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動画の字幕をクリックしてすぐ単語の意味を調べられます!
単語帳読み込み中…
字幕の修正報告
It's only been the last few hundreds years or so
that Western civilization has been putting art in museums,
at least museums resembling
the public institutions we know today.
Before this, for most, art served other purposes.
What we call fine art today
was, in fact, primarily how people experienced
an aesthetic dimension of religion.
Paintings, sculpture, textiles and illuminations
were the media of their time,
supplying vivid imagery
to accompany the stories of the day.
In this sense, Western art
shared a utilitarian purpose
with other cultures around the world,
some of whose languages incidentally have no word for art.
So how do we define what we call art?
Generally speaking, what we're talking about here
is work that visually communicates
meaning beyond language,
either through representation
or the arrangement of visual elements in space.
Evidence of this power of iconography,
or ability of images to convey meaning,
can be found in abundance.
if we look at art from
the histories of our major world religions.
Almost all have, at one time or another in their history,
gone through some sort of aniconic phase.
Aniconism prohibits any visual depiction of the divine.
This is done in order to avoid idolatry,
or confusion between the representation of divinity and divinity itself.
Keeping it real, so to speak,
in the relationship between the individual and the divine.
However, this can be a challenge to maintain,
given that the urge to visually represent and interpret
the world around us.
is a compulsion difficult to suppress.
For example, even today,
where the depiction of Allah or the Prophet Muhammad is prohibited,
an abstract celebration of the divine
can still be found in arabesque patterns of Islamic textile design,
with masterful flourishes of brushwork
and Arabic calligraphy,
where the words of the prophet
assume a dual role as both literature and visual art.
Likewise, in art from the early periods
of Christianity and Buddhism,
the divine presence of the Christ and the Buddha
do not appear in human form
but are represented by symbols.
In each case,
iconographic reference is employed
as a form of reverence.
Anthropomorphic representation,
or depiction in human form,
eventually became widespread in these religions.
Only centuries later,
under the influence of the cultural traditions surrounding them.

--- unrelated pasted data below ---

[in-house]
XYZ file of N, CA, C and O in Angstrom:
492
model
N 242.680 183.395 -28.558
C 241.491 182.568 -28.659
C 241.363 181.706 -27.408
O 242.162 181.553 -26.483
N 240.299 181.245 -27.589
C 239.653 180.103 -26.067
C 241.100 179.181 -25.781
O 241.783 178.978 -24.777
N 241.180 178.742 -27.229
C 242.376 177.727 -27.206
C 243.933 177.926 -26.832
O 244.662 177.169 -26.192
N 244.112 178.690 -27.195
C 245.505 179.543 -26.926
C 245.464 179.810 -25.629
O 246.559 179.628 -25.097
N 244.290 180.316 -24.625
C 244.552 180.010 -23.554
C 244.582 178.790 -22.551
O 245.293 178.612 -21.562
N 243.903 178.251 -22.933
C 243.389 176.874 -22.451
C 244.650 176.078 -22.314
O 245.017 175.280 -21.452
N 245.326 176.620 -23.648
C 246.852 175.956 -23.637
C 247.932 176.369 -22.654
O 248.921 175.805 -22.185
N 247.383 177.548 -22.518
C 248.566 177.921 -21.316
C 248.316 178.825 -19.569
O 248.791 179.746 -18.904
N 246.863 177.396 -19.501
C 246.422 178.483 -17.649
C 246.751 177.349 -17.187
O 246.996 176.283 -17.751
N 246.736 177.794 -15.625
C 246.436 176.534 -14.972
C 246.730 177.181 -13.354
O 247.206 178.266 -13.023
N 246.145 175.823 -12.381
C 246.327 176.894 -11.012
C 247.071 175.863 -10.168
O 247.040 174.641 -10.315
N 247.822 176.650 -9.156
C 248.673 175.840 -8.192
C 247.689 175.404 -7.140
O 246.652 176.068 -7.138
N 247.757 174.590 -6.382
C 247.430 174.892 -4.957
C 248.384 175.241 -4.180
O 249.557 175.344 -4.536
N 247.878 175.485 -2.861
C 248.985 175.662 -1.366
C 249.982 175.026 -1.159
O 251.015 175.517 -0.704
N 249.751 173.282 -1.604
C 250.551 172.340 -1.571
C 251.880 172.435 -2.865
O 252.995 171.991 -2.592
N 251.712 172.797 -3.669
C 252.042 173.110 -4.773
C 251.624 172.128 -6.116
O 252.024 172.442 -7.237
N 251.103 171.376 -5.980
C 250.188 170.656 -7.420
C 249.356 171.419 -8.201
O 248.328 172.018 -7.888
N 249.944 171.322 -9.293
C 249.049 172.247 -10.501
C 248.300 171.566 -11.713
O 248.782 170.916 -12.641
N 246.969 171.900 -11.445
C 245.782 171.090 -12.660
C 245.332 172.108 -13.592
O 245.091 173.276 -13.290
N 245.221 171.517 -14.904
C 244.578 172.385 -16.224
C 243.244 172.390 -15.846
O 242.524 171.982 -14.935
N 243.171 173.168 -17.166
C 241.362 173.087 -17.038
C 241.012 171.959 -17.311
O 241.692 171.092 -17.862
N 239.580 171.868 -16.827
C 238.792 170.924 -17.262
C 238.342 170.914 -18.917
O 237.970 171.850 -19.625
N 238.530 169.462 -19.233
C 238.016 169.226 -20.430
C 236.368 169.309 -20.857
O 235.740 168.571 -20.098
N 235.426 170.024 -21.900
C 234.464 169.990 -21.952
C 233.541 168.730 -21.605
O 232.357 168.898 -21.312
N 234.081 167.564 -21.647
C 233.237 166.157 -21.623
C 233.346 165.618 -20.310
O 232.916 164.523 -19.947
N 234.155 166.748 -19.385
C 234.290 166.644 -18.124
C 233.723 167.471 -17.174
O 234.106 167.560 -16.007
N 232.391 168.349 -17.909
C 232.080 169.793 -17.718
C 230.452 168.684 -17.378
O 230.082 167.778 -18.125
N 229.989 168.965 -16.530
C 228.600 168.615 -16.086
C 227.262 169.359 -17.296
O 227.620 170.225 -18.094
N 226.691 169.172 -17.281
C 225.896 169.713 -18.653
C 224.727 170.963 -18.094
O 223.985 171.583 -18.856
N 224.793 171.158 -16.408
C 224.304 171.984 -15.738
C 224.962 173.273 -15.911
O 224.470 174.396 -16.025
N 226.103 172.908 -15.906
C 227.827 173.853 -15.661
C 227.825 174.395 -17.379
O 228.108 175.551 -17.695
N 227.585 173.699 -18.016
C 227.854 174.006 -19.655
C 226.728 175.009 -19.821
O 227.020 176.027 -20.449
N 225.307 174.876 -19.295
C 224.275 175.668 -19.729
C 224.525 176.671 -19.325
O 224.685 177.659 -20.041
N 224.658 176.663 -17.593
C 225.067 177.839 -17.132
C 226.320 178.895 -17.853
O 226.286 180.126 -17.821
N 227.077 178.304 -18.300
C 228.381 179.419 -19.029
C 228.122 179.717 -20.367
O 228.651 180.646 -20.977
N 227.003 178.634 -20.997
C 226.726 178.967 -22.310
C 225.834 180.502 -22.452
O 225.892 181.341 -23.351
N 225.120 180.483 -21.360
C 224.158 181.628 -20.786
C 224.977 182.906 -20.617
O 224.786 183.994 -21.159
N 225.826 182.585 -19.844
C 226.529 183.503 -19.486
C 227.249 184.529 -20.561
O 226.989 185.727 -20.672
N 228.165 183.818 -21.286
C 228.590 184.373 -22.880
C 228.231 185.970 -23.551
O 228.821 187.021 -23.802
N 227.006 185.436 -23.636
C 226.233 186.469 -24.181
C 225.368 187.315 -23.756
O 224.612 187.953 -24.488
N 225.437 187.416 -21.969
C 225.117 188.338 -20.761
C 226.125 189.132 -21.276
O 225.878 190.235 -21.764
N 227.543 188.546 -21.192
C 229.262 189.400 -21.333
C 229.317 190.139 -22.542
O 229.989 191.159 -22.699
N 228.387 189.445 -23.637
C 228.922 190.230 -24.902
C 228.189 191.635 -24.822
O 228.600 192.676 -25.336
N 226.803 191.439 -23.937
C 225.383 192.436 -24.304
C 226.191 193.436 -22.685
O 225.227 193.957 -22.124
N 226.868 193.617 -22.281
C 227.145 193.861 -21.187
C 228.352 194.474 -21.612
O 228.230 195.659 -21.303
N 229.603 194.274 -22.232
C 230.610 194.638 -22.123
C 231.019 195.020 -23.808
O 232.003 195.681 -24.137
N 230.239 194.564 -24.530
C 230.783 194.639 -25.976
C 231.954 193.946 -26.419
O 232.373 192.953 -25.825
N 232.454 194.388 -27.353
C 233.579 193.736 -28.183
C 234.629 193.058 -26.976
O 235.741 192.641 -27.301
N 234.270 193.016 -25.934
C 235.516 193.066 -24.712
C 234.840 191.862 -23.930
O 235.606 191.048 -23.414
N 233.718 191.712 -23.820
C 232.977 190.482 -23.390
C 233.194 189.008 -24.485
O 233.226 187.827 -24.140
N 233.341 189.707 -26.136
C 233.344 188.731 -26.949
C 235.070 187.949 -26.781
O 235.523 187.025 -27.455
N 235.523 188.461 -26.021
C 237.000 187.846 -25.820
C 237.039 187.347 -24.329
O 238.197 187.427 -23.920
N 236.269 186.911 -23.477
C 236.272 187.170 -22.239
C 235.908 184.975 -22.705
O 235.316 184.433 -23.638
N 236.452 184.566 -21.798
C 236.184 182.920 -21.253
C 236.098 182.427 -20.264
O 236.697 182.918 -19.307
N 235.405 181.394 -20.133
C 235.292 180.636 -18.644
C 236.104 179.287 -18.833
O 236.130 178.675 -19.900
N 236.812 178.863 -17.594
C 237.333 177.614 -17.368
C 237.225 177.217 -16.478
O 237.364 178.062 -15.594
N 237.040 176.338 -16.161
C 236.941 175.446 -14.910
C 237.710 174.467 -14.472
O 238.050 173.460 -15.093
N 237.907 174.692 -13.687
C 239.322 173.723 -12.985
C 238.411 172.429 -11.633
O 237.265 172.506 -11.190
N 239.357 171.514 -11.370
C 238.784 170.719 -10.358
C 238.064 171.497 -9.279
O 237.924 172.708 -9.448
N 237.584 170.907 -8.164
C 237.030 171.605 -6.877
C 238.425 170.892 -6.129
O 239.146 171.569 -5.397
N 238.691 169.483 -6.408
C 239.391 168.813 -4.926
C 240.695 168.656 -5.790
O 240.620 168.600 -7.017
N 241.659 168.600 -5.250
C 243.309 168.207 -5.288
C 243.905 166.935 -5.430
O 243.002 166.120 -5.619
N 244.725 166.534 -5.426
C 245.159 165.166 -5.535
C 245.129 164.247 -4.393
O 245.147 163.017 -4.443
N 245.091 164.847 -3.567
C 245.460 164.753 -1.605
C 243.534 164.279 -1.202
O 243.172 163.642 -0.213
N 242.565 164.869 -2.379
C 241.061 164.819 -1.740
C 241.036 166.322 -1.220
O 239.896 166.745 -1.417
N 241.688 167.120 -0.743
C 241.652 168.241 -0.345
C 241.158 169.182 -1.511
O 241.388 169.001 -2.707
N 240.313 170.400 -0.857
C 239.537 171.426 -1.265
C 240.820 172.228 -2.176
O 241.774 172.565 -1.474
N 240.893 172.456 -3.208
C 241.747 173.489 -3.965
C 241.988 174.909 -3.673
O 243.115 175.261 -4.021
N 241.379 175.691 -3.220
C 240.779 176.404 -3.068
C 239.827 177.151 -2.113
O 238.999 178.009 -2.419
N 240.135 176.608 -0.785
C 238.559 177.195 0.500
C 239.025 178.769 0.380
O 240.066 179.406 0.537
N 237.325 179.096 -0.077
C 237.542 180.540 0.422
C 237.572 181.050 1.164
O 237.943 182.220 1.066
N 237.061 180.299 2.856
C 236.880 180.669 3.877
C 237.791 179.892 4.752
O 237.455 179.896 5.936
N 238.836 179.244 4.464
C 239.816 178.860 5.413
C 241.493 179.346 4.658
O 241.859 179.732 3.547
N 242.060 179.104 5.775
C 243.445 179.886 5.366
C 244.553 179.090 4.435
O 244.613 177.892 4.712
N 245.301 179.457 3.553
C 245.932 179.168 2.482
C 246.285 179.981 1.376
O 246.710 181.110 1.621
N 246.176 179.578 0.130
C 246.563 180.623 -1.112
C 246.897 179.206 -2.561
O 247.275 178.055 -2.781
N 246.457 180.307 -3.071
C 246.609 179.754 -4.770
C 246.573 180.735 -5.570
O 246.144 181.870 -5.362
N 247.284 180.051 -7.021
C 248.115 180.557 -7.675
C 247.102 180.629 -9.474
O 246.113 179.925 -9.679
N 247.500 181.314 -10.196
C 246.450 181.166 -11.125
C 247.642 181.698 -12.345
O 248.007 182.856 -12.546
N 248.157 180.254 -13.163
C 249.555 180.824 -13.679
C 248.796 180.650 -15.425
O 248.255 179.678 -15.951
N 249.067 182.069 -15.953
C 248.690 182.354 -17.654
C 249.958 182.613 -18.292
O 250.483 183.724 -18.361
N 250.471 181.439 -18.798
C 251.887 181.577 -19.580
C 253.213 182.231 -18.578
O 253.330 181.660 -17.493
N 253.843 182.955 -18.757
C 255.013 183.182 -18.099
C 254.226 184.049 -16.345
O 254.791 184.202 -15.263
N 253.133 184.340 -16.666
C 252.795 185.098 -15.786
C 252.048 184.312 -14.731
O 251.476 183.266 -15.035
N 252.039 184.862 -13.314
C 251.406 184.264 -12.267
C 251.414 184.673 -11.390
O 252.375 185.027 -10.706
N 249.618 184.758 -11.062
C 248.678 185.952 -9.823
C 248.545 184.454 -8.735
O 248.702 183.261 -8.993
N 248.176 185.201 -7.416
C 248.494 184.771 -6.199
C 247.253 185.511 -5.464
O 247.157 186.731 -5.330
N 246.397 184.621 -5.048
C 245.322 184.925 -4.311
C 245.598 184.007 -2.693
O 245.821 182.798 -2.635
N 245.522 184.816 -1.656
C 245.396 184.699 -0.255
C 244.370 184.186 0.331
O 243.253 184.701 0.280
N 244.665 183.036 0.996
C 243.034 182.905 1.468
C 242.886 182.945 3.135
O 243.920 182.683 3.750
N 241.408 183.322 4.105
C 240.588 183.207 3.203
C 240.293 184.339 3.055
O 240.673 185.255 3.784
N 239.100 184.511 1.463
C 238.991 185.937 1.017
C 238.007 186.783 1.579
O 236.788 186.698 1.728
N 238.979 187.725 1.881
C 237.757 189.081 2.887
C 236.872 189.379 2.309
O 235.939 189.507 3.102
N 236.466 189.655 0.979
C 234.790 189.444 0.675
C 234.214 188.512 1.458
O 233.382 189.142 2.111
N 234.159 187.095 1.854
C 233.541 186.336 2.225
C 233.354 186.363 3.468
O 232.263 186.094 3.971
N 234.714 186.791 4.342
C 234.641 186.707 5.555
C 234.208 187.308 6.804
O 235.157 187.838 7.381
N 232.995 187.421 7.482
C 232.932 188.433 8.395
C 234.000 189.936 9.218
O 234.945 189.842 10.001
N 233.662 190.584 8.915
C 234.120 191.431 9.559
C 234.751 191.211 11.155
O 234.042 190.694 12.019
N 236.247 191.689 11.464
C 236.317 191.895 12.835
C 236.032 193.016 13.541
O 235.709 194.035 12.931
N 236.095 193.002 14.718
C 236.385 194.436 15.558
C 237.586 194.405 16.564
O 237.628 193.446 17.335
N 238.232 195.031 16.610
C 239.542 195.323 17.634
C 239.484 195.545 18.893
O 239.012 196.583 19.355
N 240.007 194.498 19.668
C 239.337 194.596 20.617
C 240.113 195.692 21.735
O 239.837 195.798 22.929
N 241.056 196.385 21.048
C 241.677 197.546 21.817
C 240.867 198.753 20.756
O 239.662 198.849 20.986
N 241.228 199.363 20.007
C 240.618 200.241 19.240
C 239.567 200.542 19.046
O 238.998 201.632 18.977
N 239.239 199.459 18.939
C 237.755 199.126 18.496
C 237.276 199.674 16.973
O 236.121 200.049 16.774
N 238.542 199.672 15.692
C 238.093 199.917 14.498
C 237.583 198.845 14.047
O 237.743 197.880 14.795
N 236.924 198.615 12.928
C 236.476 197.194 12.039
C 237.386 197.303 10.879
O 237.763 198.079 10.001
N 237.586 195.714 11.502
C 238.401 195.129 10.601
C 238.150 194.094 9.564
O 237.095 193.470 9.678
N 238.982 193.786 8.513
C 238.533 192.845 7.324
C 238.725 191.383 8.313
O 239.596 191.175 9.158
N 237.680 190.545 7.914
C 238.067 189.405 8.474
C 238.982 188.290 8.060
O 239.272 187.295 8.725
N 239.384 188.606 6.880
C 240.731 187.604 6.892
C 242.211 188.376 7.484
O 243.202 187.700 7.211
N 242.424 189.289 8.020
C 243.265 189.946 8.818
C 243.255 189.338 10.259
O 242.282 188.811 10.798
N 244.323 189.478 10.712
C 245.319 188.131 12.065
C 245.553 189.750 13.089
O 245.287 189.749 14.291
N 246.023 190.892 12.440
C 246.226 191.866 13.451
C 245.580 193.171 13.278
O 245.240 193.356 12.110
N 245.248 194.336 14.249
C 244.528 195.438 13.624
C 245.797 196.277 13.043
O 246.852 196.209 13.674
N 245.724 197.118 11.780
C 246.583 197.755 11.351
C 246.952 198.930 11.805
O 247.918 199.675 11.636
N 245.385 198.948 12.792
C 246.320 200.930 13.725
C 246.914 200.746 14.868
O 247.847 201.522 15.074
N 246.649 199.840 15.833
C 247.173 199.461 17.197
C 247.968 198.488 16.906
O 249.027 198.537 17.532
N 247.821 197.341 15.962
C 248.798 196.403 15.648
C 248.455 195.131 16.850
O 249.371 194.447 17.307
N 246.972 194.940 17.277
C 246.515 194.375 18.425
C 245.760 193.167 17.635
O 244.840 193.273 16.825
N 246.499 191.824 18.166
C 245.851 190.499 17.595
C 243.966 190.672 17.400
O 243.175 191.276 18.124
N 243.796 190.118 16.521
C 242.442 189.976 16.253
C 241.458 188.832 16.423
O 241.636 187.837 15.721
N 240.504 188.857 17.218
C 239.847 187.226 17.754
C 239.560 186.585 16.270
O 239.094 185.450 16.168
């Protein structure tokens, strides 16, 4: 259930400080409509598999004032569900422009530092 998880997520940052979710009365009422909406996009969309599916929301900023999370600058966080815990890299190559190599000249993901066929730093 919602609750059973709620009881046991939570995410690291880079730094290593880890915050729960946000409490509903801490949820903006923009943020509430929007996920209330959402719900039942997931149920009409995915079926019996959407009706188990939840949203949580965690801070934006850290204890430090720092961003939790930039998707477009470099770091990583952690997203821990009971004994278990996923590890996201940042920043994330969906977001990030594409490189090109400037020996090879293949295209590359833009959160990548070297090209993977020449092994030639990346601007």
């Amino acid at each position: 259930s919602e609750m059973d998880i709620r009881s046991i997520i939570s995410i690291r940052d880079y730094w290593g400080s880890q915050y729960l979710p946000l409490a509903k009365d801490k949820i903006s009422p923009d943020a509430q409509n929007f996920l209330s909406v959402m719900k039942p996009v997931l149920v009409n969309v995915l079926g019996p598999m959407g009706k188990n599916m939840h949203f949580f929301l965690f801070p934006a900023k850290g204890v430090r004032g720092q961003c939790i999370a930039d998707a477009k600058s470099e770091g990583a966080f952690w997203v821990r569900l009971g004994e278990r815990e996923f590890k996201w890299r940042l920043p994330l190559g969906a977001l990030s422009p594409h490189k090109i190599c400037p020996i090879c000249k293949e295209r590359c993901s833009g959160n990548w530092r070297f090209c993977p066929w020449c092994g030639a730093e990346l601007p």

Historically speaking,
the public appreciation of visual art
in terms other than traditional, religious or social function
is a relatively new concept.
Today, we fetishize the fetish, so to speak.
We go to museums to see art from the ages,
but our experience of it there
is drastically removed from the context
in which it was originally intended to be seen.
It might be said that the modern viewer
lacks the richness of engagement
that she has with contemporary art,
which has been created relevant to her time
and speaks her cultural language.
It might also be said that the history of what we call art
is a conversation that continues on,
as our contemporary present passes into what will be
some future generation's classical past.
It's a conversation that reflects
the ideologies, mythologies, belief systems and taboos
and so much more of the world in which it was made.
But this is not to say that work from another age
made to serve a particular function in that time
is dead or has nothing to offer the modern viewer.
Even though in a museum setting
works of art from different places and times
are presented alongside each other,
isolated from their original settings,
their juxtaposition has benefits.
Exhibits are organized by curators,
or people who've made a career
out of their ability to recontextualize or remix
cultural artifacts in a collective presentation.
As viewers, we're then able to consider the art
in terms of a common theme that might not be apparent
in a particular work
until you see it alongside another,
and new meanings can be derived and reflected upon.
If we're so inclined,
we might even start to see every work of art
as a complementary part of some undefined, unified whole
of past human experience,
a trail that leads right to our doorstep
and continues on with us,
open to anyone who wants to explore it.
コツ:単語をクリックしてすぐ意味を調べられます!

読み込み中…

【TED-Ed】A brief history of religion in art - TED-Ed

2099 タグ追加 保存
稲葉白兎 2014 年 11 月 30 日 に公開
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読み込み中…
  1. 1. クリック一つで単語を検索

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  3. 3. ショートカット

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    日・英のボタンをクリックすることで自由に字幕のオンオフを切り替えられます。

  5. 5. 動画をブログ等でシェア

    コードを貼り付けてVoiceTubeの動画再生プレーヤーをブログ等でシェアすることが出来ます!

  6. 6. 全画面再生

    左側の矢印をクリックすることで全画面で再生できるようになります。

  1. クイズ付き動画

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